Listen up, all you frugalites who make your own laundry detergent. It may be harder to justify going to all that trouble once you know that most consumers overdo it on the soap, both in the laundry and in the dishwasher.
According to an interesting New York Times http://www.nytimes.com/2010/03/13/your-money/13shortcuts.htm... appliance repairmen will tell you that adding too much soap to dishwashers and washing machines is the "No. 1 sin."
In the old days, these appliances used a lot more water and detergents weren't so concentrated. Most people use as much as 10 to 15 times more soap than what's required, needlessly wasting their money and shortening the life of their appliances, said Vernon Schmidt, a career repairman and author of Appliance Handbook for Women: Simple Enough Even a Man Can Understand.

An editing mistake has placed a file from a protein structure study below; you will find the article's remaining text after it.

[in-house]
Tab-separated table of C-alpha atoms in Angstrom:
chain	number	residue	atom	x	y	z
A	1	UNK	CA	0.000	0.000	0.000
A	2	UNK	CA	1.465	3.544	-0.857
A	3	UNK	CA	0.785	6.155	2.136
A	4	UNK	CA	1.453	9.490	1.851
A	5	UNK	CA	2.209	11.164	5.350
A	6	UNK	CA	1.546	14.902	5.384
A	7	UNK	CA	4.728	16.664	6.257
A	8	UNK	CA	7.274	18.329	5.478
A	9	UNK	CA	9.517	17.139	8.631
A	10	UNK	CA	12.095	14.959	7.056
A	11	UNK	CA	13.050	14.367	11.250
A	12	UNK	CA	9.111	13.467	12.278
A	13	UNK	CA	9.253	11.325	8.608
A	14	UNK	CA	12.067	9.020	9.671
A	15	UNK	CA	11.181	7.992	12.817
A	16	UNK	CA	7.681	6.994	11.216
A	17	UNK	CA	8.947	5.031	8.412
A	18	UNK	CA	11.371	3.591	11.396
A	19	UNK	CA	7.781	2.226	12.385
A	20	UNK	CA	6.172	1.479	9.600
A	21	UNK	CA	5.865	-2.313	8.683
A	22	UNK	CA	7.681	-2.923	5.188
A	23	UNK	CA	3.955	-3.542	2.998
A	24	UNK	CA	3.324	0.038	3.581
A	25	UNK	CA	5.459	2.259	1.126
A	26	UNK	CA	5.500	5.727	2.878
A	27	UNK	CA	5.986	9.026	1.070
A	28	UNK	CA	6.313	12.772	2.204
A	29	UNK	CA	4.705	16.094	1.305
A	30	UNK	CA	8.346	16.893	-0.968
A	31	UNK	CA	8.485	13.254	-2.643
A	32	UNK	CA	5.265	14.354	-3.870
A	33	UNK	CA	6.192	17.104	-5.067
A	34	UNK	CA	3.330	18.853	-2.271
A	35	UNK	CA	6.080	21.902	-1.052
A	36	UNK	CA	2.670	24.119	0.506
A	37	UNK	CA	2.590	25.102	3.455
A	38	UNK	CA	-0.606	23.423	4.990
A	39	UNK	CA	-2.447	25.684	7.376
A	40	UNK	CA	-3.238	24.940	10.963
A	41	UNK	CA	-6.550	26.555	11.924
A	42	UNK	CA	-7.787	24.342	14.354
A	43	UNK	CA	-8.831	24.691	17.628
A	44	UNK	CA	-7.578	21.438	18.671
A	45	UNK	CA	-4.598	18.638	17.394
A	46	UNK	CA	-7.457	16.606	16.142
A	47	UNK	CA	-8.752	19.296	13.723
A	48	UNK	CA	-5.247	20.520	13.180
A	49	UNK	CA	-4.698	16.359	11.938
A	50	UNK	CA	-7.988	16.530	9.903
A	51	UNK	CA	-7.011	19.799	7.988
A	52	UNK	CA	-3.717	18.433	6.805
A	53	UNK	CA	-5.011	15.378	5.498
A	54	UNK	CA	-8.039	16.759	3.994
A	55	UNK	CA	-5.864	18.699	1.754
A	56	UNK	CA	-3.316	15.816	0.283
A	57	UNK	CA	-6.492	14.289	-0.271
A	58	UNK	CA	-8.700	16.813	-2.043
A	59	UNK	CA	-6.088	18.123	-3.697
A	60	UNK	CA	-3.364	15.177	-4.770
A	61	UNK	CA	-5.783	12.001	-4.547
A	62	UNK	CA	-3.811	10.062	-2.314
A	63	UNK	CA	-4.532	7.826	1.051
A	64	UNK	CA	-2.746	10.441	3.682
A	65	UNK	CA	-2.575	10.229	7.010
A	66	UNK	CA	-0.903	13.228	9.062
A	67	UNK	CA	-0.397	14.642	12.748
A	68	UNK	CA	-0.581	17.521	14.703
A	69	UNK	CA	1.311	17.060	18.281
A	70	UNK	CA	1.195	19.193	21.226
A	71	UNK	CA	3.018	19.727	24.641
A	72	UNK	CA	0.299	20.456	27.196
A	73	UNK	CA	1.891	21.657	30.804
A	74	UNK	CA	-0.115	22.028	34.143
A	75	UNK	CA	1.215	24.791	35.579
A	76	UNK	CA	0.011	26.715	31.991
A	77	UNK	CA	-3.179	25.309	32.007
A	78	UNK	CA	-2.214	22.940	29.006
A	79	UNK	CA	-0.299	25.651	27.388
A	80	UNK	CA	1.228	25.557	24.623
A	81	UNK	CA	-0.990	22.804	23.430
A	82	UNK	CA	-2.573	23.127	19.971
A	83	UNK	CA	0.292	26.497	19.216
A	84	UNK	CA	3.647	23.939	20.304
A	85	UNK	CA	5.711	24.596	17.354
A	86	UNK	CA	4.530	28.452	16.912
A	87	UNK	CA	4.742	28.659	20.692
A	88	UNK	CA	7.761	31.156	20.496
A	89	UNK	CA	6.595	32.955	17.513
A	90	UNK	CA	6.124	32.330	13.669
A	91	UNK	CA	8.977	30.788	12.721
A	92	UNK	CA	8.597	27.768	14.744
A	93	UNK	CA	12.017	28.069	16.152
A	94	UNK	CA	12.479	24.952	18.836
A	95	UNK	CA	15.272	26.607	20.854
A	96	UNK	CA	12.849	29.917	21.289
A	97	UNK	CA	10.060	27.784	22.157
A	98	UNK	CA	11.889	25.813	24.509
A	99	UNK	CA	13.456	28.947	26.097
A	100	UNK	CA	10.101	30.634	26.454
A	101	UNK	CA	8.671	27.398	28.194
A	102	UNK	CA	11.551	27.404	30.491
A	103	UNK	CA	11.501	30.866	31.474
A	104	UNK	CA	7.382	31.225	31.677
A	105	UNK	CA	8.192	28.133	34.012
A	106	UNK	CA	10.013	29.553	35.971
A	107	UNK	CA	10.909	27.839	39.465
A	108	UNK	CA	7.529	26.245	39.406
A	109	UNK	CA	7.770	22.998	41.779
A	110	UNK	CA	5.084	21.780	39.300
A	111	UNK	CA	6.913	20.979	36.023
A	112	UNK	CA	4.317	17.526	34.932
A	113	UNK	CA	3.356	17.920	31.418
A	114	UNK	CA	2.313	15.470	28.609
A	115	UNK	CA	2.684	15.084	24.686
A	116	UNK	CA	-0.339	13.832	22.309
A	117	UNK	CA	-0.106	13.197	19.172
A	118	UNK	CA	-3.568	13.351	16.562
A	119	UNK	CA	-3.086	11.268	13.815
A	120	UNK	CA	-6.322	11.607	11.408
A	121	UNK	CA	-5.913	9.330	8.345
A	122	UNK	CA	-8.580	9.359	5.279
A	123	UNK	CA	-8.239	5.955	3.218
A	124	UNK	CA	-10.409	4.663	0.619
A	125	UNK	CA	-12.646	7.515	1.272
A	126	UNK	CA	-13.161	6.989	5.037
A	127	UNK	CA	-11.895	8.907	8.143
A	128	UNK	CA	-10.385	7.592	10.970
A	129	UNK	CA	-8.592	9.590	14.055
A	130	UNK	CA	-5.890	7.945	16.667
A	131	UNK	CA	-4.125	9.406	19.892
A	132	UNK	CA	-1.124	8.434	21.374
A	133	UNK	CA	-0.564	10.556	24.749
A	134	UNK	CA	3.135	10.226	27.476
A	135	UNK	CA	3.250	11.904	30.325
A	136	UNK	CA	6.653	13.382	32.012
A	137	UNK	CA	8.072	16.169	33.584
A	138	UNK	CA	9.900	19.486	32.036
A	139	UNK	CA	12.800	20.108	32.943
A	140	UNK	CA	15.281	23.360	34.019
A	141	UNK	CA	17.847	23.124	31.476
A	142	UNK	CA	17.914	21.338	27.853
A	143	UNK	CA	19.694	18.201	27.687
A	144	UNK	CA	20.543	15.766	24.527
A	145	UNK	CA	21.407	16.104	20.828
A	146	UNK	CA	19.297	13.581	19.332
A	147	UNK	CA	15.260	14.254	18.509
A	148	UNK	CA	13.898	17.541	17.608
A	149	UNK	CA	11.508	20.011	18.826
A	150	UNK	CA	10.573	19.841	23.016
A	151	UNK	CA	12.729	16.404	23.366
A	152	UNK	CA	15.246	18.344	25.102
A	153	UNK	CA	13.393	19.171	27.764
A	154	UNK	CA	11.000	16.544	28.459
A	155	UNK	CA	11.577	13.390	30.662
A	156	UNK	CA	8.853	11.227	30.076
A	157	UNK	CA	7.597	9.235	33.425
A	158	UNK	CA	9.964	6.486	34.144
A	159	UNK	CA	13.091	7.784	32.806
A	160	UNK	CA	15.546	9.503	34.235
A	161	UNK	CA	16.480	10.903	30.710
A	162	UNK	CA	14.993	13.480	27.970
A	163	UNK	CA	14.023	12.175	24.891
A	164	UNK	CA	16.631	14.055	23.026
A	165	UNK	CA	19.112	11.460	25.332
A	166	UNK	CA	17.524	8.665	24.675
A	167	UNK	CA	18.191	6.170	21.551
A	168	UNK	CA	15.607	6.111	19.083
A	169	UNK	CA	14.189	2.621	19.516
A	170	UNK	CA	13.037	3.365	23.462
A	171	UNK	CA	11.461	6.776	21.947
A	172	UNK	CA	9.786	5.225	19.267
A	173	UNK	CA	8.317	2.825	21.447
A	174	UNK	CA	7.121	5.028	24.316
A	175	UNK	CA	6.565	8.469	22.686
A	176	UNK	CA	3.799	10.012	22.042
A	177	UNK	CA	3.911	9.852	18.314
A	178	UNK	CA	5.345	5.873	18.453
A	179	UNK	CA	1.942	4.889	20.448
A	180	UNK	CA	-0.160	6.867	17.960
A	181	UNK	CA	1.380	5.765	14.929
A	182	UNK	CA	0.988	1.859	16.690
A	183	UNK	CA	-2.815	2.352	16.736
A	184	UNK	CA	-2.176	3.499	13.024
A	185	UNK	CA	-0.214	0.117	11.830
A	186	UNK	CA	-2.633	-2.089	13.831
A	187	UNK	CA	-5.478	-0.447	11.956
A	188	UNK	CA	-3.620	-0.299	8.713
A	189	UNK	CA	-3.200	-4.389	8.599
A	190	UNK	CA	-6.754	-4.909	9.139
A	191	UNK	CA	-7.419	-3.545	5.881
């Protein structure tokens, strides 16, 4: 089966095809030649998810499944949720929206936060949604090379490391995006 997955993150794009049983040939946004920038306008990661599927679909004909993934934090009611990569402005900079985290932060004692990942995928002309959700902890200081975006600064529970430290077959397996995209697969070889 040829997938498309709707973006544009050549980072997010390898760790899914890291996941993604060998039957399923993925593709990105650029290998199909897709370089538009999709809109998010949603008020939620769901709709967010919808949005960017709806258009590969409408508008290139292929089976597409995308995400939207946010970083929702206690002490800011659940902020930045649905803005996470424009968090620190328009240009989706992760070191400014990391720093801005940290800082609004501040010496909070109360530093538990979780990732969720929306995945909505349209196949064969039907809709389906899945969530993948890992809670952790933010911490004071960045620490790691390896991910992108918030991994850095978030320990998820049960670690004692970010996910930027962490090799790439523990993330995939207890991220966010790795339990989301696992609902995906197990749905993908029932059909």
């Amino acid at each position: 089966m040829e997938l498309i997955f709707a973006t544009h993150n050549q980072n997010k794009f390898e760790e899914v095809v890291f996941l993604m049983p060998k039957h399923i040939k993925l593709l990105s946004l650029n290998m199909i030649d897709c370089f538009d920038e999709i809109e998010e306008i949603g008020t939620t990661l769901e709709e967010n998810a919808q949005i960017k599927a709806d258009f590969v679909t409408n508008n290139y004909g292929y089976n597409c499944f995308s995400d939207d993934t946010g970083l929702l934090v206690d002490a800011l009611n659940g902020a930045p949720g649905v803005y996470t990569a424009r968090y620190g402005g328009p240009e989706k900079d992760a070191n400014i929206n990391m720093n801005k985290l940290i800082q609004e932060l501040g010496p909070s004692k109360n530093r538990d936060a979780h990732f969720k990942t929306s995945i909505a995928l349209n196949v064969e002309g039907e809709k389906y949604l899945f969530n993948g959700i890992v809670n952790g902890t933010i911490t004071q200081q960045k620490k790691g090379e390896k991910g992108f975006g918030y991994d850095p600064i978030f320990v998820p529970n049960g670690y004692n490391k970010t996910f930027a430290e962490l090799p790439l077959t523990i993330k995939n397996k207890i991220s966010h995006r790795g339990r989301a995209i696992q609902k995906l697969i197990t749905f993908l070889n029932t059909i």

The author advises that between one-eighth to one-half of what's recommended on the product label should do the trick.
Suds, Schmidt claims, don't indicate your clothes are getting clean; suds mean you're using too much detergent.
By now you're probably wondering whether you're guilty of overdoing it. Conduct Schmidt's simple test to find out.
"Take four to six clean bath towels, put them in your front-loading washing machine (one towel for a top loader). Don't add any detergent or fabric softener. Switch to the hot water setting and medium wash and run it for about five minutes.
Check for soap suds. If you don't see any suds right away, turn off the machine and see if there is any soapy residue. If you see suds or residue, it is soap coming out of your clothes from the last wash."
As for dishwashers, Schmidt says, there's no law that says you must top off the soap dispenser.
Check out the full story for additional interesting tips on using your dishwasher, dryer and oven.
Frugal Nuggets represent the occasional piece of frugal wisdom for those who have mastered the basics.